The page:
Sunday, April 15, 2007

My Rating System

Out of five stars:

1. (Poor) - I am too good at judging a book to read something this bad. I hope.

2. (Good Effort but...) - A waste of time when there are so many books better than this. Borrow it from the library before you think about buying it.

3. (Fair to Middling) - Someone or something influenced me to read it and I have done my duty. I have enjoyed parts of it, I may even recommend it, but I won't read it again. A good enough story but not an especially memorable or exceptionally well-written one.

4. (Very Good) - Now we're cooking with gas. I was rewarded by reading it. This book makes it into my lit blog, my recommended list and my library. There's no good reason that every book shouldn't meet this standard.

5. (One of a kind) - This book is now a personal friend. I have to own a copy, whatever the cost. I will tell everyone about it, read it again, fondle it from time to time, and look upon it with good memories for the rest of my life.

Opinions on rating systems are welcomed. Which do you prefer? What do you use? Do you prefer reviews without any starred or numbered rating? Would you rather see some animal or object used instead of stars; fish, chickens, kittens etc. as some use or do they detract from the seriousness of a review in your opinion?

If you are an author or a publicist, what do you like to see in a review in the way of a rating?


  1. That's a nice rating system Sandra. I follow a very similar standard when having to rate a book in :)

    But I still find it a little difficult to choose just the right number for each book that I read. I'd sometimes give a book a rating of 4, then give the same rating to another book, but after some time when I compare my experiences with both books, I'd feel like one still significantly outweighs another so in my head I'd think one of them should've been 4.5 (or even 4.6 when I'm getting a bit obsessive about the whole rating thing). So to escape this predicament, I decided not to post number ratings on my blog; this way I don't feel any pressure to accurately quantify my reading experience. Either case, it still feels nice whenever I see a review give a rating of 5 to a book which I also thought of as being a 5 :)

  2. Stars or numbers are fine by me but I prefer a rating based on 5 as opposed to 10.

    You read so many books, Sandra! I've found the stars you use especially helpful when you don't have time for a more in depth review.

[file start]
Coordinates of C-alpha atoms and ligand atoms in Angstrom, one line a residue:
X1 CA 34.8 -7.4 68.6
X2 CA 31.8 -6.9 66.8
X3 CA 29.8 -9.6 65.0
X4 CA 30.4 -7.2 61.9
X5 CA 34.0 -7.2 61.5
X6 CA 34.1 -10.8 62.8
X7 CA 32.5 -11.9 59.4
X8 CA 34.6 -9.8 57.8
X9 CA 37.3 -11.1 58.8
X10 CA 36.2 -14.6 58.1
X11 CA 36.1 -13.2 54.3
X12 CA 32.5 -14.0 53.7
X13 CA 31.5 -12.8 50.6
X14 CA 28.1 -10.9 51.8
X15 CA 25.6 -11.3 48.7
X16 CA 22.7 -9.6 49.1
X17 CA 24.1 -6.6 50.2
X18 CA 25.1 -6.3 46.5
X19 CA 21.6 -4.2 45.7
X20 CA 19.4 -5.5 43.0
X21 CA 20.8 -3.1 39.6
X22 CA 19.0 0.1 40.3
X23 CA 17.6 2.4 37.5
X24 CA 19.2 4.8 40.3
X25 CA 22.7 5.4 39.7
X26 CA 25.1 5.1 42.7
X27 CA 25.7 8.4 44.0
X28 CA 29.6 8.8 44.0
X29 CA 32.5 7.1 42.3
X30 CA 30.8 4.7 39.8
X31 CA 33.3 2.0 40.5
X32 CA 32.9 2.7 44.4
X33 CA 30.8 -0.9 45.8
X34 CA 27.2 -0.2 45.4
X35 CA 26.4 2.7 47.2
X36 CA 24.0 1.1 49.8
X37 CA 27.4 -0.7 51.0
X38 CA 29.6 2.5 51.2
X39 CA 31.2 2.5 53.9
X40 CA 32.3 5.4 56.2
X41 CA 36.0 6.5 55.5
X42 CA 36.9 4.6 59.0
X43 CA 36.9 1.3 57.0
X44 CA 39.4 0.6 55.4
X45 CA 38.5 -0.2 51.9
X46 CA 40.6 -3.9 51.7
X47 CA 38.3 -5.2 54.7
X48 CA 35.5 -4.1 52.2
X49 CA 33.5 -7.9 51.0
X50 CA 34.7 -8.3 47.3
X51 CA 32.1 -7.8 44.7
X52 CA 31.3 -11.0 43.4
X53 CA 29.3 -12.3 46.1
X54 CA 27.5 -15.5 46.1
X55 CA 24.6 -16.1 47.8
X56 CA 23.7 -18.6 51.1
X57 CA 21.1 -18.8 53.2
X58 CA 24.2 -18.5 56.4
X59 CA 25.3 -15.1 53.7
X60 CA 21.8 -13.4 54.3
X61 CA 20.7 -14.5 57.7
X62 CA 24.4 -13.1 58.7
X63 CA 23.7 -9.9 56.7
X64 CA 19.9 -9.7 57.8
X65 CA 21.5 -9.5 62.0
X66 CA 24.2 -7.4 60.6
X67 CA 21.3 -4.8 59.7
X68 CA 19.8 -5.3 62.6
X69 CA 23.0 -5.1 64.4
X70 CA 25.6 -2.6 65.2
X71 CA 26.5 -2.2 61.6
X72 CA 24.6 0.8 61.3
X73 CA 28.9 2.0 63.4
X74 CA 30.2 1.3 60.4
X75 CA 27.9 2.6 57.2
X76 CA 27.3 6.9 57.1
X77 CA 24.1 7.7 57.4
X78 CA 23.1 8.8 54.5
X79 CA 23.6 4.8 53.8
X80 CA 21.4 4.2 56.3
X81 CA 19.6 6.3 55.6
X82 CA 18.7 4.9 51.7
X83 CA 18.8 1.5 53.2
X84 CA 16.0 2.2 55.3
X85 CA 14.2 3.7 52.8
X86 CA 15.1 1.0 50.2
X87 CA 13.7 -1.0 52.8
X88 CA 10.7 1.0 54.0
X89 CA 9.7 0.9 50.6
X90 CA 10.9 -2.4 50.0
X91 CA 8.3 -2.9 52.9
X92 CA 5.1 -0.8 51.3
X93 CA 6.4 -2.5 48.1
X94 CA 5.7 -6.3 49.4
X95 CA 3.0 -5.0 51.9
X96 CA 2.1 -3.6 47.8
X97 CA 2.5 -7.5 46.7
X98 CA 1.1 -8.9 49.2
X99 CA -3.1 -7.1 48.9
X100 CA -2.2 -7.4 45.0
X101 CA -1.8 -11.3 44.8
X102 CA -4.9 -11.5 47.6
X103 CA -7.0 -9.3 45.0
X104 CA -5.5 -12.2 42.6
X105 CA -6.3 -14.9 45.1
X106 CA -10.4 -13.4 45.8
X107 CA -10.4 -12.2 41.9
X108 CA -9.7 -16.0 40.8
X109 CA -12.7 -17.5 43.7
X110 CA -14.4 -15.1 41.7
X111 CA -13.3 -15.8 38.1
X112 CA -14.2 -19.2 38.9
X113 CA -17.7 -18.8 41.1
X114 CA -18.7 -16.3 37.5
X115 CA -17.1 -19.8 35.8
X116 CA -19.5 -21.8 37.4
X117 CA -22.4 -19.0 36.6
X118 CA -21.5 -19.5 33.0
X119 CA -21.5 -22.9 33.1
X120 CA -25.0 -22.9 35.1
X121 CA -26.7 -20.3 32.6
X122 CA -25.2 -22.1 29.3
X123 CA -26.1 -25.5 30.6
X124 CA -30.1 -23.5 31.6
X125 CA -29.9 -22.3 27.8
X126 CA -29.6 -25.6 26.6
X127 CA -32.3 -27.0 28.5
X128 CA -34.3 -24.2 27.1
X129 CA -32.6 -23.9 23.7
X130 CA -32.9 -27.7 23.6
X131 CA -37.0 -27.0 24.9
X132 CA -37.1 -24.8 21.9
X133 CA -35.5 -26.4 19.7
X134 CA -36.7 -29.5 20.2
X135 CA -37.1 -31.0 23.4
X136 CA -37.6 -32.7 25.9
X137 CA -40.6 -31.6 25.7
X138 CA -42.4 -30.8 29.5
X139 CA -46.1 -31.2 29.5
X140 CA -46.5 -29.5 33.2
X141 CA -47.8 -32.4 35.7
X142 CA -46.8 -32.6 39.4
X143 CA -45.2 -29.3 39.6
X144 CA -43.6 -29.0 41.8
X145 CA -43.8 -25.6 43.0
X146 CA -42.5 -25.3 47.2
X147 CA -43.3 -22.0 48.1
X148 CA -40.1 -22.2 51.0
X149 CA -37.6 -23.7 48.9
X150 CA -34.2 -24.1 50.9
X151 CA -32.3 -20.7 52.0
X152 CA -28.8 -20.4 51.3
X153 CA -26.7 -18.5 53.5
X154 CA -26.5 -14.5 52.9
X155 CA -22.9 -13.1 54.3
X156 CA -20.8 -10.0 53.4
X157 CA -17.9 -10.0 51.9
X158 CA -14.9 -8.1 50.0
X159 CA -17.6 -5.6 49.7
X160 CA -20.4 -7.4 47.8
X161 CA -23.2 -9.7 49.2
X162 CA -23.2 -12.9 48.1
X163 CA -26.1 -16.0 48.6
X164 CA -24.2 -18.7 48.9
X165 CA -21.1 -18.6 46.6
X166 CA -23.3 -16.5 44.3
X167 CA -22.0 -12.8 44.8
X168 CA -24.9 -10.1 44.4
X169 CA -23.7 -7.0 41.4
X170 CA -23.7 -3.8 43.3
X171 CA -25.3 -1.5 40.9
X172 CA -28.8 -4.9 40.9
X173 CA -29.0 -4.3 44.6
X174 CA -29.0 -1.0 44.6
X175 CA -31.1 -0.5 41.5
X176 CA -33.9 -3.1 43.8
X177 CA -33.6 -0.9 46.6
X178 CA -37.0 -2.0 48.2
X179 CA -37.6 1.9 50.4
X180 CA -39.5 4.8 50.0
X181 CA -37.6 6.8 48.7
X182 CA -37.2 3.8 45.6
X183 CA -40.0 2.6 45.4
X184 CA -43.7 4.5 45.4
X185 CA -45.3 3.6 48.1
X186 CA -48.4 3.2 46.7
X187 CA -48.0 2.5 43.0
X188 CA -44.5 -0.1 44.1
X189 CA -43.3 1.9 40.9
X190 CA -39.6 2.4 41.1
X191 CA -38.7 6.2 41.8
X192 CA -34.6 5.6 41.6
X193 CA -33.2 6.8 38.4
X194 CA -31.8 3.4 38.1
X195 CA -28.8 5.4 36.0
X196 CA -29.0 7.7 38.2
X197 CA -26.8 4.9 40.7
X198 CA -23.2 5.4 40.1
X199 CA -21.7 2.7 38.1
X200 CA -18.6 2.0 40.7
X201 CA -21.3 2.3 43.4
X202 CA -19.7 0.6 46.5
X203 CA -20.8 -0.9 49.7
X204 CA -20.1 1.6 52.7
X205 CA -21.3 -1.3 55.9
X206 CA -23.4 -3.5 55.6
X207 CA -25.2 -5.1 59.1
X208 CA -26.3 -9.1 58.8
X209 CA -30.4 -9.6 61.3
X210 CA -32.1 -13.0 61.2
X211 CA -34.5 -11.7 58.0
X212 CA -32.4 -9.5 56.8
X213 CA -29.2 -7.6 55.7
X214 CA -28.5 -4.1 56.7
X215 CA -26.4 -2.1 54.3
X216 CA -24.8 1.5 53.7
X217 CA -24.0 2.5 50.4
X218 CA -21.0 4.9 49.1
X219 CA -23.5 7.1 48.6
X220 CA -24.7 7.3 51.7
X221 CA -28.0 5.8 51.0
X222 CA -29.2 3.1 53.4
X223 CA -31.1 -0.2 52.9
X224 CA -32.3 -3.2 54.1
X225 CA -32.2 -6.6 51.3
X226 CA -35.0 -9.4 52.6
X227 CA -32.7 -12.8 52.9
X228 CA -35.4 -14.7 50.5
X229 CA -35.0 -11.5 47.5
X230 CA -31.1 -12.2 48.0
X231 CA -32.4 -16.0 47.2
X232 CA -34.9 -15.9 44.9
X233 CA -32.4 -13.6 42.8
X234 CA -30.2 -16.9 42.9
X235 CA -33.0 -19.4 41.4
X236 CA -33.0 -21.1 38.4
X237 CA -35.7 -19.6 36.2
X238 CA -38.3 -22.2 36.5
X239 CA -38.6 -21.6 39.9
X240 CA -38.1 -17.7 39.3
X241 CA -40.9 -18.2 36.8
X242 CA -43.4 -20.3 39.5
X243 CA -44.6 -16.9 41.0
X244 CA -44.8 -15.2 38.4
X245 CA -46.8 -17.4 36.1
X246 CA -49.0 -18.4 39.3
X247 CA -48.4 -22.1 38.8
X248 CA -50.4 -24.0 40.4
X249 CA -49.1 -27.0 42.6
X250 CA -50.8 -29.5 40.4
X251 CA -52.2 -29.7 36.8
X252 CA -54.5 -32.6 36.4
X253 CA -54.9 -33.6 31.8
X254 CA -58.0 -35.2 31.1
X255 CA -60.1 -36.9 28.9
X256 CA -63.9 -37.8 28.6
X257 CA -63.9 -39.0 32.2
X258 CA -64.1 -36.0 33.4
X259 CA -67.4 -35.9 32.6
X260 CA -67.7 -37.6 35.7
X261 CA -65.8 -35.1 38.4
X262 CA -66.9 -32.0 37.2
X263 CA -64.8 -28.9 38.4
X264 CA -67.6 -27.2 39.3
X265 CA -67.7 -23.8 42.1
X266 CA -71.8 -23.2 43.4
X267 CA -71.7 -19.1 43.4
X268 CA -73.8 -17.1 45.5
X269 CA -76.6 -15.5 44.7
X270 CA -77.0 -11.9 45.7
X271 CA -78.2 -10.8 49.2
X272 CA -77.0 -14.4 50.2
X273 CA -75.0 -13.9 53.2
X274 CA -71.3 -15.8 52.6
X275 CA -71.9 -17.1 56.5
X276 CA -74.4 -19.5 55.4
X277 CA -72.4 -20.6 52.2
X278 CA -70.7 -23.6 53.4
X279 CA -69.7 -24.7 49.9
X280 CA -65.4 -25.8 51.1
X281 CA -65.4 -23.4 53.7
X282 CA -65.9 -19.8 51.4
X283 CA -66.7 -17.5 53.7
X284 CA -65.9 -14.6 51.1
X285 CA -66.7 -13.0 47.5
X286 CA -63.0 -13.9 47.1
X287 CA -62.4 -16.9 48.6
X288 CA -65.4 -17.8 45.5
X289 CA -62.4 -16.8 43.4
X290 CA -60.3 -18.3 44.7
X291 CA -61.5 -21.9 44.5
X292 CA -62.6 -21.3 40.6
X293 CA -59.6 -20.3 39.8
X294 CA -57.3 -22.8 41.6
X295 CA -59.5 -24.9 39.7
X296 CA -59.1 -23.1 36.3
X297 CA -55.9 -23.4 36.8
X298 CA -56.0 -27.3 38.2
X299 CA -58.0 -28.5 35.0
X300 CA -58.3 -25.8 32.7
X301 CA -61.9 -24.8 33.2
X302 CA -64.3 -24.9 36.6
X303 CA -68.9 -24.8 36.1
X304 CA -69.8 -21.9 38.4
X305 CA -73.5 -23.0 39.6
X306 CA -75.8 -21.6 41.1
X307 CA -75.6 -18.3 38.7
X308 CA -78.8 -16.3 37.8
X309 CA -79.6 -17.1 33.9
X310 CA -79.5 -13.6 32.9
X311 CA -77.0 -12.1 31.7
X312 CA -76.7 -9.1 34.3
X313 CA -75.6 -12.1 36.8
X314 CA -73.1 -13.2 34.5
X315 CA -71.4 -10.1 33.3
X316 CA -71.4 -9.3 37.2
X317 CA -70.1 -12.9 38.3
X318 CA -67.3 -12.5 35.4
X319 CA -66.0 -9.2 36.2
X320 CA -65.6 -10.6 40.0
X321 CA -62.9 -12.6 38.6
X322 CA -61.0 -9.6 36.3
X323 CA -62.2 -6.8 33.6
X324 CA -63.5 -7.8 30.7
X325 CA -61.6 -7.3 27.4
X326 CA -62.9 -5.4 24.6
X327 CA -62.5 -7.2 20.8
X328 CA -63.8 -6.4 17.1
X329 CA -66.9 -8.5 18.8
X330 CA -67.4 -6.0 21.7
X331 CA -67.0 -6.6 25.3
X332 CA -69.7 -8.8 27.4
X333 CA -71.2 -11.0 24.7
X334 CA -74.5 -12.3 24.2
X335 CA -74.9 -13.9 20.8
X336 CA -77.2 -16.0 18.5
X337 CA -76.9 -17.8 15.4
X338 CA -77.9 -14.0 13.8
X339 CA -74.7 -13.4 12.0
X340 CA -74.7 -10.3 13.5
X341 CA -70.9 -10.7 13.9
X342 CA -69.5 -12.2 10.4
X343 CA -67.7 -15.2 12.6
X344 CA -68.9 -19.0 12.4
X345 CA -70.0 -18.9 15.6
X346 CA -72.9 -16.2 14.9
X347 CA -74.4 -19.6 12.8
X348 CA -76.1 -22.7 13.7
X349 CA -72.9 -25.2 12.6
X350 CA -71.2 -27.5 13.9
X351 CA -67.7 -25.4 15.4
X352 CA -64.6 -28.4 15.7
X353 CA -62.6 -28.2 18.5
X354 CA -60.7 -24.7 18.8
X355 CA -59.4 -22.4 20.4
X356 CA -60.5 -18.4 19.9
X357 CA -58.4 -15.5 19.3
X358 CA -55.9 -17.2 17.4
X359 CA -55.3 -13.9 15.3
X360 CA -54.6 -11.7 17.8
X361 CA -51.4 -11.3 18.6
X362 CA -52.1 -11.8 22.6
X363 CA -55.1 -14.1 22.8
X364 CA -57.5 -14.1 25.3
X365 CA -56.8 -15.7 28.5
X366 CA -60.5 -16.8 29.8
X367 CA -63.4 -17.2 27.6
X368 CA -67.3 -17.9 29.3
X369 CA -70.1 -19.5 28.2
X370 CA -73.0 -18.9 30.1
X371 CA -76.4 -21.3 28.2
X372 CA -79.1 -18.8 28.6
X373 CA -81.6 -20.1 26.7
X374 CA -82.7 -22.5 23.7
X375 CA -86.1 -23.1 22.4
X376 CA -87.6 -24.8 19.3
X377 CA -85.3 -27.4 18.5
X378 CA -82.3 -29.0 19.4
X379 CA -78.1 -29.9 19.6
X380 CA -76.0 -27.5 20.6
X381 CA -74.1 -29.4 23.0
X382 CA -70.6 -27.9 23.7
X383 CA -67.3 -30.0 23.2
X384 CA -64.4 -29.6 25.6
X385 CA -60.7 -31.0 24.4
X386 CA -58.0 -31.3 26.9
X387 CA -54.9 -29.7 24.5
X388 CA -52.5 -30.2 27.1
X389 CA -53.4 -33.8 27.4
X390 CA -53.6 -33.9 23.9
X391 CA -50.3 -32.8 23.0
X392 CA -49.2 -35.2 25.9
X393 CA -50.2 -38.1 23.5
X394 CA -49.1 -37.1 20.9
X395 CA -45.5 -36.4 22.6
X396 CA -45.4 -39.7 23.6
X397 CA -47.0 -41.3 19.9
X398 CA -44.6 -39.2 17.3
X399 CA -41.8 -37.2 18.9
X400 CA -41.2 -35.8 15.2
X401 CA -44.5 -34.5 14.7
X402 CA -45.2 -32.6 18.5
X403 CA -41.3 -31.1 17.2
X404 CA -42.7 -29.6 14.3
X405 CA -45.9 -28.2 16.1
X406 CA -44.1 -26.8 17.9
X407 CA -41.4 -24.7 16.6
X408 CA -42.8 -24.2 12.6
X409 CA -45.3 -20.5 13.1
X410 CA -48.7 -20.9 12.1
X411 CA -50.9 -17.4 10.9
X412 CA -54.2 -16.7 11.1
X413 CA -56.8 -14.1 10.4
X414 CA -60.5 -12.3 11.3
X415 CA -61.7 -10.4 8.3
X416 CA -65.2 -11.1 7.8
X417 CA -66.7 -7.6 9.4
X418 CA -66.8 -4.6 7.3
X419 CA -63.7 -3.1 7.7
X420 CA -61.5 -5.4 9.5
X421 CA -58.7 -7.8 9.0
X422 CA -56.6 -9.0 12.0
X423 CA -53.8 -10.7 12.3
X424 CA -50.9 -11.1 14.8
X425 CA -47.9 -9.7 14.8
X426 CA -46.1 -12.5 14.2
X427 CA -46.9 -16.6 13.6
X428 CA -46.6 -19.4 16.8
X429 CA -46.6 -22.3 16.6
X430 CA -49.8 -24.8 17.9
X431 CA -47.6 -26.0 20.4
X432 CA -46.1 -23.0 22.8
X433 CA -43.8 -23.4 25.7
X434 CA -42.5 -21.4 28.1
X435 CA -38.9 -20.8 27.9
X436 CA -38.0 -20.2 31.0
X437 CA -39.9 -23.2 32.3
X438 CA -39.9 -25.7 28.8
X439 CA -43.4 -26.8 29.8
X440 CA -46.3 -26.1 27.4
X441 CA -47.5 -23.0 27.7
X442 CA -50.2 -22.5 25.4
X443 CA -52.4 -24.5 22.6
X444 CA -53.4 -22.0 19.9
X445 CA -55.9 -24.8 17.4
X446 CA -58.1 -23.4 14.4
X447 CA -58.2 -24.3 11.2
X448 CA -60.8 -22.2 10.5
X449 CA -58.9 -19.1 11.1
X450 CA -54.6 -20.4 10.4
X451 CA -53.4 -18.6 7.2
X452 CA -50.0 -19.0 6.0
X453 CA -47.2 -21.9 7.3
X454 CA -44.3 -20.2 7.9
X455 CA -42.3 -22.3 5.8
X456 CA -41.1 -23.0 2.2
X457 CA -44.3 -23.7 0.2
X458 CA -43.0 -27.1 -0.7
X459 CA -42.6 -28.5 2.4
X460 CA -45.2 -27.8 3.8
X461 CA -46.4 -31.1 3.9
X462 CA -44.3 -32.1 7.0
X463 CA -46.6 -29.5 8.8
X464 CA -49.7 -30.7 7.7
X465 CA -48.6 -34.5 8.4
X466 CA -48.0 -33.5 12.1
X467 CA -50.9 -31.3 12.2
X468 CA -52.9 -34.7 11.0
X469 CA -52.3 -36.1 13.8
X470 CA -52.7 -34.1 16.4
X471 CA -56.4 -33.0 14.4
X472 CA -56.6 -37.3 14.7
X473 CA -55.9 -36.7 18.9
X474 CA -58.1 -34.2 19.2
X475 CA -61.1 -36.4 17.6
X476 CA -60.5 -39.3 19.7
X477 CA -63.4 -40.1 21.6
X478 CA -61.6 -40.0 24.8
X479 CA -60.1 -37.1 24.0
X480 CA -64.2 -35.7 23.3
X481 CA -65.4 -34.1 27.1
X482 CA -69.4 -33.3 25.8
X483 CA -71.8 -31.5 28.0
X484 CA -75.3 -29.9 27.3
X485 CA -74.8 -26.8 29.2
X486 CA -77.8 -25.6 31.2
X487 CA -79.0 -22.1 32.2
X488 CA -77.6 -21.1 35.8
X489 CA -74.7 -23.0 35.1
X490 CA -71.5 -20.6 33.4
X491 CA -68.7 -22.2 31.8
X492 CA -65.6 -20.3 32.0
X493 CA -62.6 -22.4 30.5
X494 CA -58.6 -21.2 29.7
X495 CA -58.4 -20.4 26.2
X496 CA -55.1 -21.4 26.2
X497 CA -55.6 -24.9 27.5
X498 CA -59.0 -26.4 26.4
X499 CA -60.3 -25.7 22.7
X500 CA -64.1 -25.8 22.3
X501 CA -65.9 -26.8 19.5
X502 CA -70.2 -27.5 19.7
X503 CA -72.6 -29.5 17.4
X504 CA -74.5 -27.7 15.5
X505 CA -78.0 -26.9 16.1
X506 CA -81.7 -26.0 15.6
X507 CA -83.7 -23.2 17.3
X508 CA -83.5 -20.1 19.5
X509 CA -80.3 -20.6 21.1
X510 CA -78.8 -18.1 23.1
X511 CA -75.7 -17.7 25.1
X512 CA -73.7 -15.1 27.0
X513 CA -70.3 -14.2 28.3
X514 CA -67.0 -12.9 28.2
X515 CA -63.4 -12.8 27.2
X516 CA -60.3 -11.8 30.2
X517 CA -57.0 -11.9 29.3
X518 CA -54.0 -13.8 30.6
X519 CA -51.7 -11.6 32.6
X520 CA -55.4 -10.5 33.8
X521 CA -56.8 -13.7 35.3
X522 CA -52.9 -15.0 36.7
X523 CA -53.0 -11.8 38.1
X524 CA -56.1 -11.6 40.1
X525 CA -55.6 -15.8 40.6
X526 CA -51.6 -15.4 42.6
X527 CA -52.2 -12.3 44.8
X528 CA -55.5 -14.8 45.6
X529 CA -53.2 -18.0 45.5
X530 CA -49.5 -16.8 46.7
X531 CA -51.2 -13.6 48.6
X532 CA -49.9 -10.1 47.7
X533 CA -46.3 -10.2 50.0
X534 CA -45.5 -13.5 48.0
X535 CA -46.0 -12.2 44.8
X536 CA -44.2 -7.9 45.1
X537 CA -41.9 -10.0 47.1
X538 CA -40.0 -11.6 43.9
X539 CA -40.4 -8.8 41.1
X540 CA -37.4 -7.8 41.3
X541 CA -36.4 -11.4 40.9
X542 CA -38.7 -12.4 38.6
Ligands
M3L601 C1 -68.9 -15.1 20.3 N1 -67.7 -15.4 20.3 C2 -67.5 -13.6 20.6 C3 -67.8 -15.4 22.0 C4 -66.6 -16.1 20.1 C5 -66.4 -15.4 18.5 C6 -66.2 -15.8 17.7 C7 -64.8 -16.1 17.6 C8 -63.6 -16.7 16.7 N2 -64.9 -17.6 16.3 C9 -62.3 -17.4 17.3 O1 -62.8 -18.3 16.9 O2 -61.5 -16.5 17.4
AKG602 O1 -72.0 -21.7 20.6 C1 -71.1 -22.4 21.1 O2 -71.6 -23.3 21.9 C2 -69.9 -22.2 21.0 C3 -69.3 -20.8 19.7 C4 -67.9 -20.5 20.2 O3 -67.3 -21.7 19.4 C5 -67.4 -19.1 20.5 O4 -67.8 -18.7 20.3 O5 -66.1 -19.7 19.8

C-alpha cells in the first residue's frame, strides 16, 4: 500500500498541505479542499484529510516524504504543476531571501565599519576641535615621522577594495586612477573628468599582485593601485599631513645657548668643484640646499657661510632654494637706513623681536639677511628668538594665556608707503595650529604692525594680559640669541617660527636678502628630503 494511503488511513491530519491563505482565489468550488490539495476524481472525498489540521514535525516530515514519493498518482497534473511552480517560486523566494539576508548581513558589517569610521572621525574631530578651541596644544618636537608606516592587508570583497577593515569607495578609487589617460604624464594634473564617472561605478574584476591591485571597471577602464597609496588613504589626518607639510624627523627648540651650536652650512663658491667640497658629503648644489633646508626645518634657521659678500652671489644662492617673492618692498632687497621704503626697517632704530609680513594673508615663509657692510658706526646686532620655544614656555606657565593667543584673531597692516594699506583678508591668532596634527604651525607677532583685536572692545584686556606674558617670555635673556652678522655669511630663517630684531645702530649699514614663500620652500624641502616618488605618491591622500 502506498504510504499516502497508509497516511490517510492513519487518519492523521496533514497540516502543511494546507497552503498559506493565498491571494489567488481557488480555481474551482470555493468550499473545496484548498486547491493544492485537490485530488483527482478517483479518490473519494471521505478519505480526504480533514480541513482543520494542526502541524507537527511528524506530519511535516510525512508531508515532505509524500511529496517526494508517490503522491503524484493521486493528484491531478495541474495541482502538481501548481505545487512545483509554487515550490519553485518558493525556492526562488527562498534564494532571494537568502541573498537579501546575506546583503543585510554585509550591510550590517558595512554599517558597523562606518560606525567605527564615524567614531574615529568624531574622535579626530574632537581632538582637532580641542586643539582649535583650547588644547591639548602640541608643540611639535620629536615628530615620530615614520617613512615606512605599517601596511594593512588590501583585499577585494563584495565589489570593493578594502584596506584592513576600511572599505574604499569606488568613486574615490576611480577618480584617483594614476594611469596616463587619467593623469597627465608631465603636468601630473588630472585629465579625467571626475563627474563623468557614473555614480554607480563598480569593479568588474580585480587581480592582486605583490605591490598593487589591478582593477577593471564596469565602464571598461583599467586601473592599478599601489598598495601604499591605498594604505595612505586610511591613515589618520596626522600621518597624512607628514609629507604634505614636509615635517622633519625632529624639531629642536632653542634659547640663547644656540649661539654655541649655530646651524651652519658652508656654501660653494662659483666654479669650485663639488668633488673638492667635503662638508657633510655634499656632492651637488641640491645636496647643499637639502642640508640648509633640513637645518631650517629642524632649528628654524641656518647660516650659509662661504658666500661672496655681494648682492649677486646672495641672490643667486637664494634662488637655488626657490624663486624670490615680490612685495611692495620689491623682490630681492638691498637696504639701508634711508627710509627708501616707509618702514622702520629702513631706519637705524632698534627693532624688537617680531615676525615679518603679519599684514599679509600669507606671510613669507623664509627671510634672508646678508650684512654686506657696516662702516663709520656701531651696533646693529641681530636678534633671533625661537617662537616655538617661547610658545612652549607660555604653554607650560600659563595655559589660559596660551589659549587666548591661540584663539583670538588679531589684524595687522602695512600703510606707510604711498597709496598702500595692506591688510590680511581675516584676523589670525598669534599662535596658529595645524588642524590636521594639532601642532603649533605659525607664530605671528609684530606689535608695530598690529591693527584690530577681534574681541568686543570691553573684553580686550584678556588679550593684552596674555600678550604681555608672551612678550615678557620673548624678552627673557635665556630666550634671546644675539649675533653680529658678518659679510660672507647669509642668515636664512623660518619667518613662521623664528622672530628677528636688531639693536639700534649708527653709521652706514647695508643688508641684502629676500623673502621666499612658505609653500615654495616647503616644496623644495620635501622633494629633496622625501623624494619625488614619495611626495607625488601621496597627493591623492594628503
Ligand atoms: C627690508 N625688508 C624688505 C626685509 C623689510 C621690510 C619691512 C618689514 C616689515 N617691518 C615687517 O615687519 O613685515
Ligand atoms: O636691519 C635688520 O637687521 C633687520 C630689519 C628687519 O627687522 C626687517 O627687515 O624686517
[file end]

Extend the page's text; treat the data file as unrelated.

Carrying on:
3. I use stars 1-5 with the put down pick up factor as my criteria. If I can't put the book down for anything, it's a 5. If I have a hard time putting it down and then am anxious to get back to it, it's a 4. I think you need to rate books within their genre. A 5* cozy mystery is not a 5* literary fiction novel etc. I'm getting more picky about what I read so generally my books are 3.5-5*

  4. It is always interesting to me to learn about other people's rating system. I explain mine here -- it is different than yours in some ways, although both involve a five-star system.

    Out of habit, I don't include stars in my reviews on Rose City Reader. I put the stars only on my lists of books read each year, like this one for 2008. I also use the stars on my LibraryThing reviews. But not on my blog reviews. I wonder if I should change that????

  5. *Rose City Reader: I've always made it a point to put the stars beside any title whenever I mention it in any post. When I moved to Blogger last year I noticed that people don't do that. But more than one person has said they like they know immediately what I thought (in general terms) of any book I mention because the stars are right there. I know it doesn't look professional with all those stars everywhere, but I'm going to continue doing it. Once people are familiar with my blog they know I only recommend four or five star books anyway.

  6. Now I sort of want to go through all my reviews and add stars. :)



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